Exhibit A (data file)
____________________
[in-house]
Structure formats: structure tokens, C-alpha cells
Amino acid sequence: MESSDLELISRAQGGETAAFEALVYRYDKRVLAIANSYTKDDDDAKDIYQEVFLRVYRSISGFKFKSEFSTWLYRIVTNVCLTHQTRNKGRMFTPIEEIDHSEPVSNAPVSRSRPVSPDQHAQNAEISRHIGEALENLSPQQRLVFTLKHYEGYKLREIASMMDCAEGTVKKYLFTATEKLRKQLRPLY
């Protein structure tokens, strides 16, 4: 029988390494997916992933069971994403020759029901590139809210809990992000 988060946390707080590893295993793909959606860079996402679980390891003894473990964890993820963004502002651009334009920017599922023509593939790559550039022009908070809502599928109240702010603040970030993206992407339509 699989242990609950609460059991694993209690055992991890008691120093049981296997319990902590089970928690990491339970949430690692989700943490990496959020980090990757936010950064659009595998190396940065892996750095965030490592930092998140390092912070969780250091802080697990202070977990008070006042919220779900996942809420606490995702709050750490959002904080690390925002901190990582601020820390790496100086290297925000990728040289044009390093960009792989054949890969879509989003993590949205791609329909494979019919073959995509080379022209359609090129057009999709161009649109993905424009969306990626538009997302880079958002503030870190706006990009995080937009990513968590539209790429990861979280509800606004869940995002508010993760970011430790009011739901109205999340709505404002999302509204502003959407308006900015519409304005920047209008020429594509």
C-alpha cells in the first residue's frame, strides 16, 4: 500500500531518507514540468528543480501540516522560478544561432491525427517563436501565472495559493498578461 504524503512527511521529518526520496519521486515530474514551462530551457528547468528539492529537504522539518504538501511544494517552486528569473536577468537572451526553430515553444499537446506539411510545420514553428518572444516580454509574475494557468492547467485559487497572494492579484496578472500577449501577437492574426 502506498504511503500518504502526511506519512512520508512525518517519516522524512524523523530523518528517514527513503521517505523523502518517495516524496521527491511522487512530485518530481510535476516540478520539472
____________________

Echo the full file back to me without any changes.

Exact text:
[in-house]
Structure formats: structure tokens, C-alpha cells
Amino acid sequence: MESSDLELISRAQGGETAAFEALVYRYDKRVLAIANSYTKDDDDAKDIYQEVFLRVYRSISGFKFKSEFSTWLYRIVTNVCLTHQTRNKGRMFTPIEEIDHSEPVSNAPVSRSRPVSPDQHAQNAEISRHIGEALENLSPQQRLVFTLKHYEGYKLREIASMMDCAEGTVKKYLFTATEKLRKQLRPLY
């Protein structure tokens, strides 16, 4: 029988390494997916992933069971994403020759029901590139809210809990992000 988060946390707080590893295993793909959606860079996402679980390891003894473990964890993820963004502002651009334009920017599922023509593939790559550039022009908070809502599928109240702010603040970030993206992407339509 699989242990609950609460059991694993209690055992991890008691120093049981296997319990902590089970928690990491339970949430690692989700943490990496959020980090990757936010950064659009595998190396940065892996750095965030490592930092998140390092912070969780250091802080697990202070977990008070006042919220779900996942809420606490995702709050750490959002904080690390925002901190990582601020820390790496100086290297925000990728040289044009390093960009792989054949890969879509989003993590949205791609329909494979019919073959995509080379022209359609090129057009999709161009649109993905424009969306990626538009997302880079958002503030870190706006990009995080937009990513968590539209790429990861979280509800606004869940995002508010993760970011430790009011739901109205999340709505404002999302509204502003959407308006900015519409304005920047209008020429594509």
C-alpha cells in the first residue's frame, strides 16, 4: 500500500531518507514540468528543480501540516522560478544561432491525427517563436501565472495559493498578461 504524503512527511521529518526520496519521486515530474514551462530551457528547468528539492529537504522539518504538501511544494517552486528569473536577468537572451526553430515553444499537446506539411510545420514553428518572444516580454509574475494557468492547467485559487497572494492579484496578472500577449501577437492574426 502506498504511503500518504502526511506519512512520508512525518517519516522524512524523523530523518528517514527513503521517505523523502518517495516524496521527491511522487512530485518530481510535476516540478520539472